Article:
Once or twice a year, it’s a good idea to clean the glass on your fireplace, stove or insert. So just spray on a little window cleaner and wipe it off, right? Cleaning fireplace glass isn’t a big deal. Wrong! There are right and wrong ways to clean the glass on your fireplace. Here are some do’s and don’ts. Taking a few minutes to read this article is worth your time and could even save you several hundred dollars!
TEMPERED VS. CERAMIC GLASS
The glass in your fireplace is not like the glass in the windows of your home or car. Fireplaces have either tempered glass or ceramic glass. Both can tolerate high temperatures. However, ceramic glass is much more resistant to higher temperatures and quick thermal changes. Ceramic glass is stronger than tempered glass of the same thickness.
Ceramic glass can handle temperatures of 1000°F (538˚C). It’s regularly found on wood burning stoves, inserts and fireplaces. Those gas models with larger burners and higher heat outputs will be equipped with ceramic glass. Other gas fireplaces come with tempered glass. Bi-fold doors on inexpensive wood burning fireplaces are usually tempered glass.
It doesn’t matter what kind of glass you’re cleaning. Both types will get dirty and either type of glass will break if you’re not careful. Tempered glass is less expensive than ceramic. The ceramic glass on a wood or gas fireplace, stove or insert can easily cost $200-$300 or more to replace, so easy does it!
The first thing you’ll want to do, is determine if cleaning the inside of the glass is a project you want to tackle. If the answer is “no”, your WE LOVE FIRE® dealer can clean the glass during an annual routine service call. However, if this is something that you’re okay with tackling yourself, call your WE LOVE FIRE® dealer or plan a trip to the showroom to get what you’ll need. WE LOVE FIRE® dealers keep fireplace glass cleaner in stock. One is designed for gas appliances, and another type is designed for woodburning appliances. Do not use a regular window cleaner or spray. It’s not particularly expensive, so spend the money for the correct product. It will make this job considerably easier. It doesn’t take much, so a bottle will likely last a few years!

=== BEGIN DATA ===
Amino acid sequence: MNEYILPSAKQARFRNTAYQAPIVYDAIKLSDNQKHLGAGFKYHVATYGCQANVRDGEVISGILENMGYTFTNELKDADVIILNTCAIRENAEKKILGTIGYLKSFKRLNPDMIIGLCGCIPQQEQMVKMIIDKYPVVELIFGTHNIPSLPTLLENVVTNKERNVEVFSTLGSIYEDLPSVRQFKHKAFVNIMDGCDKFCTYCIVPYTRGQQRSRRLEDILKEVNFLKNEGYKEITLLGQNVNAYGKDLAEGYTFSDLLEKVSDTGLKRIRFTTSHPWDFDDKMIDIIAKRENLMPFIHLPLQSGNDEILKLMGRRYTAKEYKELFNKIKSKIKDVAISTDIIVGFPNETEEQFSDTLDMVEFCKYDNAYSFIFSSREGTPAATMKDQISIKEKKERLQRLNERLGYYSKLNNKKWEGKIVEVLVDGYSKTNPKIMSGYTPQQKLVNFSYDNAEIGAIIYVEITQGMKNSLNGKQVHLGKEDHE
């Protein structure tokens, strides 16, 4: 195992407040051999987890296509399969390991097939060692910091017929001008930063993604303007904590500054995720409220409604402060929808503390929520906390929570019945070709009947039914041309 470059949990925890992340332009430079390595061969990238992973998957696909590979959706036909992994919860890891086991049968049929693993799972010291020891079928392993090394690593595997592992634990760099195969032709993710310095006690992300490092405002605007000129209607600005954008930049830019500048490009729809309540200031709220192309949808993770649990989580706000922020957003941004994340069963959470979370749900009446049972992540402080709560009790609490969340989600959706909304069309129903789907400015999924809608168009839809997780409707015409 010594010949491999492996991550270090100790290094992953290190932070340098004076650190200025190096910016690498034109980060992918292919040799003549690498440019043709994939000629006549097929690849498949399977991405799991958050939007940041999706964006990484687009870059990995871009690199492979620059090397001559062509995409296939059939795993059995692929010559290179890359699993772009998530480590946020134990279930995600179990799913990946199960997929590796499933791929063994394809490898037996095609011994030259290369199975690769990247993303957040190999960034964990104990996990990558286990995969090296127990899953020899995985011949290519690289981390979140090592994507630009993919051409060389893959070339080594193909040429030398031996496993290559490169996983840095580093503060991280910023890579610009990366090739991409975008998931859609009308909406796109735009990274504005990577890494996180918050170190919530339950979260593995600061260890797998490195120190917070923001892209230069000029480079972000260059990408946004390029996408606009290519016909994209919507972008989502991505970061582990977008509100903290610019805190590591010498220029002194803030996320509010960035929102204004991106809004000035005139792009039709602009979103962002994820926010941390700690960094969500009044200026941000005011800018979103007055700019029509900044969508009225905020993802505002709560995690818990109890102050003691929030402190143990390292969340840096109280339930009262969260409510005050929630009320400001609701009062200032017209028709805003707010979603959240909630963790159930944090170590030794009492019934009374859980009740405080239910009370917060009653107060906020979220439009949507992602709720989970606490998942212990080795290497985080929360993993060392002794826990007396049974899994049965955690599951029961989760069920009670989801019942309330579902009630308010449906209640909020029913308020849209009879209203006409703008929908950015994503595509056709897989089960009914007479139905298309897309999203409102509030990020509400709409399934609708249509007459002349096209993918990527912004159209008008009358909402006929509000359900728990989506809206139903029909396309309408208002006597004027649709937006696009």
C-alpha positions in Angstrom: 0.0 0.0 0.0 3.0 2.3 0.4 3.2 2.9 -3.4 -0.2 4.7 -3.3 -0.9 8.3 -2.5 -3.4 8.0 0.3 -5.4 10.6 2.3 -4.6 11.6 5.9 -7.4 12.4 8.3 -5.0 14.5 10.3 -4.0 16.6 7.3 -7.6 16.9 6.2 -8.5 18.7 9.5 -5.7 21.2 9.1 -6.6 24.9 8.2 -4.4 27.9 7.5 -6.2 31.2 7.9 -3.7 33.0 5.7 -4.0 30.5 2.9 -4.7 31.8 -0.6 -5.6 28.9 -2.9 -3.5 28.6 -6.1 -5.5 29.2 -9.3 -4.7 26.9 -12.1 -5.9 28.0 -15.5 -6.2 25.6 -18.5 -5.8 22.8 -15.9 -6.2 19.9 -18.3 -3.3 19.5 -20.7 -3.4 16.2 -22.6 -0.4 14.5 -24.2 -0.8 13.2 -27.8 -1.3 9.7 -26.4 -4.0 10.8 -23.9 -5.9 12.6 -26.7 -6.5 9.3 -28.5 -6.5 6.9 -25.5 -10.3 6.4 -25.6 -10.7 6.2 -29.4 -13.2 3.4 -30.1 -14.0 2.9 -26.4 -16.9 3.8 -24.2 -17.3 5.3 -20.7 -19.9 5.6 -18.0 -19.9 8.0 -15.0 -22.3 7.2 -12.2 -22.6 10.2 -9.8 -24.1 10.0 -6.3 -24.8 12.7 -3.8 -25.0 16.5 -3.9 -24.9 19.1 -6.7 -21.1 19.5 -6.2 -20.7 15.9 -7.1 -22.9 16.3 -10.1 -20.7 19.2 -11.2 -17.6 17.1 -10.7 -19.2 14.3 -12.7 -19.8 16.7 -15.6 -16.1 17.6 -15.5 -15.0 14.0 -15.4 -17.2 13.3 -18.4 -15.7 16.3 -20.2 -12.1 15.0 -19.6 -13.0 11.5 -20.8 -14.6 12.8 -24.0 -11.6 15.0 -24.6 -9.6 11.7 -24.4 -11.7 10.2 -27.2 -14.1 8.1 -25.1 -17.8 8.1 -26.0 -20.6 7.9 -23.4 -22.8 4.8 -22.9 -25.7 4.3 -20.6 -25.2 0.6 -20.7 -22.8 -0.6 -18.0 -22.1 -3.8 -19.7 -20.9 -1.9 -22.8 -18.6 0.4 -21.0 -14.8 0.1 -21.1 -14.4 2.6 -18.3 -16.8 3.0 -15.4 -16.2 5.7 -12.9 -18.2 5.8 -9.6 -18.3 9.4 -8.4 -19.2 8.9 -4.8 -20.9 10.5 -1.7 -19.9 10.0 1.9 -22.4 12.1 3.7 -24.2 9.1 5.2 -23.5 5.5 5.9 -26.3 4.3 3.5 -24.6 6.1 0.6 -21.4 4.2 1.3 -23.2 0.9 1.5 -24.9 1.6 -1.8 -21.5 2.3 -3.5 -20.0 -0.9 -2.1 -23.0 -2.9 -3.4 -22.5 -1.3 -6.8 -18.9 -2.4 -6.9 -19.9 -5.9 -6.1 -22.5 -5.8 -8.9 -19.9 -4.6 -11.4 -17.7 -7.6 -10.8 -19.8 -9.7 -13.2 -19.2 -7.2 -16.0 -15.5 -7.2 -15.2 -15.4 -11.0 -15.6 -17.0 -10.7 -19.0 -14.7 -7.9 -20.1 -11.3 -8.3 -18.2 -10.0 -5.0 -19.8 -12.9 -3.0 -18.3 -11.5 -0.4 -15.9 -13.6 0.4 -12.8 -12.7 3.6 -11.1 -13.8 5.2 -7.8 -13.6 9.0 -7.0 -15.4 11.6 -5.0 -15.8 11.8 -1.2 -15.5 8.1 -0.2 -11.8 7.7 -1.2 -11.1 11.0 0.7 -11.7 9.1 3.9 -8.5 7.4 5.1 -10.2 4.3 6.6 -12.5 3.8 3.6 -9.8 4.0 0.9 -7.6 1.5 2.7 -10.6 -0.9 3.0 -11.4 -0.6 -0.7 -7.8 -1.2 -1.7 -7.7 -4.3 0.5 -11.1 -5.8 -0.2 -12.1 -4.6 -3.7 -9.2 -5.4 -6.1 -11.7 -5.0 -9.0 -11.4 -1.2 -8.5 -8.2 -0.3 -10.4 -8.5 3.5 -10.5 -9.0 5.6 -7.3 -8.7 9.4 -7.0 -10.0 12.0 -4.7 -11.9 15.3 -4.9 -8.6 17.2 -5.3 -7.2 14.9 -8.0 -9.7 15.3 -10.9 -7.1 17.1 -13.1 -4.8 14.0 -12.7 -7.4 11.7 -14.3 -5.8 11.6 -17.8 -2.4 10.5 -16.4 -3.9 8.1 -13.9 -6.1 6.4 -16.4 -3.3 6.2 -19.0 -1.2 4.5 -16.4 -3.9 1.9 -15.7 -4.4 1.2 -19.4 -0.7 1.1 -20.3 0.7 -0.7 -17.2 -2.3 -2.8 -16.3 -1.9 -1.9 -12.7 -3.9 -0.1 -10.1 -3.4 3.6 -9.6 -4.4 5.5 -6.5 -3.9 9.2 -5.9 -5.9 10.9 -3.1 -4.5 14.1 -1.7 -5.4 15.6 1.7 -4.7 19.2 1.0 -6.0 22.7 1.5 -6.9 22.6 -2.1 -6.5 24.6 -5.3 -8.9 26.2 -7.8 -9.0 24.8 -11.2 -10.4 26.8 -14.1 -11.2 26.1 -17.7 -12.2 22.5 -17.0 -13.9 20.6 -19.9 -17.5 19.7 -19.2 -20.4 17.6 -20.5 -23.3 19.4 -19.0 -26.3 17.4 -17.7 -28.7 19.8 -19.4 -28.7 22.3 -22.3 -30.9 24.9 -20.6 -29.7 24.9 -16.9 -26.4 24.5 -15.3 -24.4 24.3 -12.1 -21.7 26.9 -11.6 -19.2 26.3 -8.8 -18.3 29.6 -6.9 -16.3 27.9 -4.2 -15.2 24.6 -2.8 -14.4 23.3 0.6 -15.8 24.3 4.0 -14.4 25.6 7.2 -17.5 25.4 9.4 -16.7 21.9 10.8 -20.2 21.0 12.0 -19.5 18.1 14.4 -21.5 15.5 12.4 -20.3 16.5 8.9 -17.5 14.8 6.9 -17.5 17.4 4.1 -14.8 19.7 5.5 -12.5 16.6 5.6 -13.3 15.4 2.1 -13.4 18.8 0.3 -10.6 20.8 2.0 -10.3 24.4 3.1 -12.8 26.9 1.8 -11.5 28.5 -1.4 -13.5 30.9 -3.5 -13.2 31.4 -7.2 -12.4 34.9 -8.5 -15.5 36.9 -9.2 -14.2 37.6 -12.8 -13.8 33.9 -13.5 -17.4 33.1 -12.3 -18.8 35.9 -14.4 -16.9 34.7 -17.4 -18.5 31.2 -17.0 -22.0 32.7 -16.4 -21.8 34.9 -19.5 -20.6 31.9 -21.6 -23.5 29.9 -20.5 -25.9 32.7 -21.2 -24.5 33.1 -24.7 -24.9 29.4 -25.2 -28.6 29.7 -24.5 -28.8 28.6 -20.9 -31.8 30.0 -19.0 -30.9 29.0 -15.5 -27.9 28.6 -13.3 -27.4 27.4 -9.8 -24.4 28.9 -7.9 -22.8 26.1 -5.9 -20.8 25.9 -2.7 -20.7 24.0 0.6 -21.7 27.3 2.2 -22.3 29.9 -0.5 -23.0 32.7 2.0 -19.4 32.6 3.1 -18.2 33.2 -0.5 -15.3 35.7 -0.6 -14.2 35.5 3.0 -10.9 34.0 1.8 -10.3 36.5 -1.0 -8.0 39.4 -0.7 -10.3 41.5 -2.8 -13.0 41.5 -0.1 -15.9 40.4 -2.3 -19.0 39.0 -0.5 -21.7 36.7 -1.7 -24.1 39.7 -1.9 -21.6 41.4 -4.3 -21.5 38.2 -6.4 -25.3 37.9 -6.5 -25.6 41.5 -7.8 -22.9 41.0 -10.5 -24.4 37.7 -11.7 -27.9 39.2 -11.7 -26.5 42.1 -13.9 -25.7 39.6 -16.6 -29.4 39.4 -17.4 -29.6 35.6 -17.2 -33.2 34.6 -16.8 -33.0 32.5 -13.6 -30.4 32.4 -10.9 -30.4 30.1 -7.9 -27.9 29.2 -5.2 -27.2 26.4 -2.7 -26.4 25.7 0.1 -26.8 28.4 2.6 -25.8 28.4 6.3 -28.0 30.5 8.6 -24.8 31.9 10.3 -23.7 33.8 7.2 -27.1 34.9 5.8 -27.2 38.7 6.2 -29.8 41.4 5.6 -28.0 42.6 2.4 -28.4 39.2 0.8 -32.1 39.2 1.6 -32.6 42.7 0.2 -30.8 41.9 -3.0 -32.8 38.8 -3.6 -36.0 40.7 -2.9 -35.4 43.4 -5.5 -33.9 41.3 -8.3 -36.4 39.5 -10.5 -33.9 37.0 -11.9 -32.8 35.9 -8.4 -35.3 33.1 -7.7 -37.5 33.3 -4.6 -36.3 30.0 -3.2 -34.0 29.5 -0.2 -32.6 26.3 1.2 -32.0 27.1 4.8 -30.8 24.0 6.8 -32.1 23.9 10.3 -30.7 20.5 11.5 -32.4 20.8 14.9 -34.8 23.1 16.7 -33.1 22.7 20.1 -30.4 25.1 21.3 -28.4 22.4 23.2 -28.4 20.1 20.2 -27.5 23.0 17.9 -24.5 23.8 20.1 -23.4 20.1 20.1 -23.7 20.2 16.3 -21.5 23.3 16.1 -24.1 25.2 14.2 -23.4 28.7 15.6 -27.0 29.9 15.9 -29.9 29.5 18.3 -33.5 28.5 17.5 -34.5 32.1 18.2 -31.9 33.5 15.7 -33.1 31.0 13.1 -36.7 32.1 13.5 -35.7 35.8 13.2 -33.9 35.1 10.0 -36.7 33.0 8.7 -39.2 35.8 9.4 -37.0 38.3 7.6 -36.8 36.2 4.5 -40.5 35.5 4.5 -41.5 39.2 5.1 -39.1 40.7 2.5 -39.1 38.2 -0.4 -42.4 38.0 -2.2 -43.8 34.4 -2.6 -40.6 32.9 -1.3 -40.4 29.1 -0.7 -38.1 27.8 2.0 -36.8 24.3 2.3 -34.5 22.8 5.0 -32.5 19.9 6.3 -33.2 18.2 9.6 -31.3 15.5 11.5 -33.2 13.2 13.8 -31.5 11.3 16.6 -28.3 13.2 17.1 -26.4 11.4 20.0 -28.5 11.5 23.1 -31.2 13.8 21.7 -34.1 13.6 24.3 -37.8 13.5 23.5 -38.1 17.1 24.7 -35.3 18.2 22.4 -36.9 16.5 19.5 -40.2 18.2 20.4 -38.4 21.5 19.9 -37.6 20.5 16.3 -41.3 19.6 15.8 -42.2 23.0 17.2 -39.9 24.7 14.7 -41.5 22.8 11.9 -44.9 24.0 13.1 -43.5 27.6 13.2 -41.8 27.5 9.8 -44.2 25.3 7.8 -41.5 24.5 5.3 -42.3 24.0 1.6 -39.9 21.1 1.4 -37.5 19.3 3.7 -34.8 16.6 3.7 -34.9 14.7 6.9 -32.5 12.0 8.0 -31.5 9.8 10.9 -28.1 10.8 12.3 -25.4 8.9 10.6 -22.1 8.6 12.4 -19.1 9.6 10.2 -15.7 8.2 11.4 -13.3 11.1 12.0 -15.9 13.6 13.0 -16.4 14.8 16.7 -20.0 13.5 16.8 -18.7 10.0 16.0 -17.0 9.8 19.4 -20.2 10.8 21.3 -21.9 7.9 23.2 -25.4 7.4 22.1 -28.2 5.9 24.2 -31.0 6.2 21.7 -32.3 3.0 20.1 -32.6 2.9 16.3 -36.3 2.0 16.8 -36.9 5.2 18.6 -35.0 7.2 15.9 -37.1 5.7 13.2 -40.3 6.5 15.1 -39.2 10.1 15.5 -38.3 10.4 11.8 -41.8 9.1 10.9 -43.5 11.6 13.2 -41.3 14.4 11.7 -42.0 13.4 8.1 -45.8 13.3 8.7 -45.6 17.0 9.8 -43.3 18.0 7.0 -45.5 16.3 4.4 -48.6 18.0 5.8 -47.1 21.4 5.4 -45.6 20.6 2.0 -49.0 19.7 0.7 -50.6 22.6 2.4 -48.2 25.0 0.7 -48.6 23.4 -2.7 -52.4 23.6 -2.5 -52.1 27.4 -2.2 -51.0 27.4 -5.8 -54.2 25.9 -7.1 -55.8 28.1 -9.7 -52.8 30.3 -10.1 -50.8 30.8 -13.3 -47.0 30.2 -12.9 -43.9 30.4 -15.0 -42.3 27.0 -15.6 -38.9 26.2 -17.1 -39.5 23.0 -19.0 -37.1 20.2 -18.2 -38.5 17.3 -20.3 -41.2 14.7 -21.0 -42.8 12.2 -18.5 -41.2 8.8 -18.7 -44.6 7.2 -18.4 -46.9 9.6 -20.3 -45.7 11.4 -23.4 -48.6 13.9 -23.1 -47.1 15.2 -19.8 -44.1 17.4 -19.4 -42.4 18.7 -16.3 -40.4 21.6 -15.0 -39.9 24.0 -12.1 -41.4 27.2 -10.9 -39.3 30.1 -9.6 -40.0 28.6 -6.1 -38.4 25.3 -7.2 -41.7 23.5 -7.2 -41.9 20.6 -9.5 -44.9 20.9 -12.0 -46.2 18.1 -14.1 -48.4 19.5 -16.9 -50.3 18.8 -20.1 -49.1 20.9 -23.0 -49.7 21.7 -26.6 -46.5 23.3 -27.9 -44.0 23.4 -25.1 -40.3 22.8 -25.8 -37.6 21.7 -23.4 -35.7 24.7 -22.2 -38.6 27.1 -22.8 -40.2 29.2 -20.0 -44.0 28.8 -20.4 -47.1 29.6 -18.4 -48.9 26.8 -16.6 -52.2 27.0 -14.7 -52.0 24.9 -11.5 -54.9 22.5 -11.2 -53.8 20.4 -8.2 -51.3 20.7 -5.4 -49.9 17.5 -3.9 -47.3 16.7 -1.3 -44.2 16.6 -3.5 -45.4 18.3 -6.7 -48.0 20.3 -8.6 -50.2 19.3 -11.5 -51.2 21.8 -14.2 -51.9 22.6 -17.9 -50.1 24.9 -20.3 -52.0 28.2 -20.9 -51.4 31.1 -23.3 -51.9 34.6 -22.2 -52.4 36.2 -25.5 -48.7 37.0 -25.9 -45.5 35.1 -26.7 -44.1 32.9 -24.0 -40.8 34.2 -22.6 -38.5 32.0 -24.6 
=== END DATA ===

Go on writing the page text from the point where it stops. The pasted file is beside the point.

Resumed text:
REMOVING THE GLASS
The glass on your gas fireplace can be removed. Each model is a little different, so dig out your owner’s manual for the correct procedure on how to detach it. Typically, there are some sort of clips or spring-loaded clamps that allow it to be quickly removed. Be careful not to bump the logs once the glass is off. [Side bar: never rearrange or reorganize the logs on your gas fireplace. There are very specific positions the logs must be in when the fireplace is operating.]
The glass door on your wood burning stove, insert or fireplace can just be swung wide open for cleaning purposes.
SIMPLY FOLLOW THE DIRECTIONS!
You’ll want to put the glass from your gas fireplace on an old towel, flat on the floor. The glass and its frame are large, so be careful while you’re cleaning it. Next, just follow the directions on the cleaner. Most glass cleaners for gas fireplaces come as a semi-paste, almost similar to a car wax. Read and follow the directions. But basically, it’s: rub it on and polish and buff it with a clean, soft rag.
For wood-burning appliances, put down rags or newspapers under the door. Most wood burning glass cleaners come in a spray bottle. Again, just follow the directions on the bottle, but this is normally sprayed on and wiped off with paper towels or a rag. Often the cleaner will run down the glass and drip onto the floor. Be sure to protect the floor by laying down old towels, rags or a drop cloth of some kind.
INSPECT THE GASKET MATERIAL
While you’re cleaning the glass, it’s always a good idea to inspect the gasket that seals the glass to the door or front. On a wood burning appliance, the door gasket prevents air from leaking between the door and the front of the stove or fireplace. If a gasket is showing signs of wear, replace it. If you’re noticing reduced burn times on a load of wood or seeing black streaks on the glass, it’s likely that the door gasket needs to be replaced. Your WE LOVE FIRE® expert has gasket material in several sizes in stock.
DO NOT SCRAPE
One thing that you never want to do is to take a razor blade to ceramic glass. There is a microscopic coating of polycrystalline structures on ceramic glass. A razor blade can actually get under this very thin coating and remove it or cause it to peel or chip. Again, ceramic glass is expensive to replace, so use the cleaner as the directions advise and leave the single edged razor blade in the tool box.
SO, WHY BOTHER?
You might ask yourself that question. Why bother with cleaning the glass at all? It’s just going to get dirty again, right?
I guess that’s true. However, keeping the glass clean is a good maintenance habit and will go a long way to helping you and others enjoy the beauty of the fire.
In a gas fireplace, stove or insert the inside of the glass will get dirty over time. Soot and small particles from combustion will begin to accumulate on the glass. Odds are, you won’t even notice it, until you remove the glass and clean it! It’s like the inside of your car’s windshield. You don’t really notice how dirty it is until you wipe off that fine film. And then, presto! You appreciate how clean glass improves your vision while driving.
In a wood appliance, the coal bed and flame patterns of the fire are constantly changing. It can be so relaxing and enjoyable to see a slow, controlled burn and a clean, clear view of the fire. And keeping your glass clean only takes a few minutes.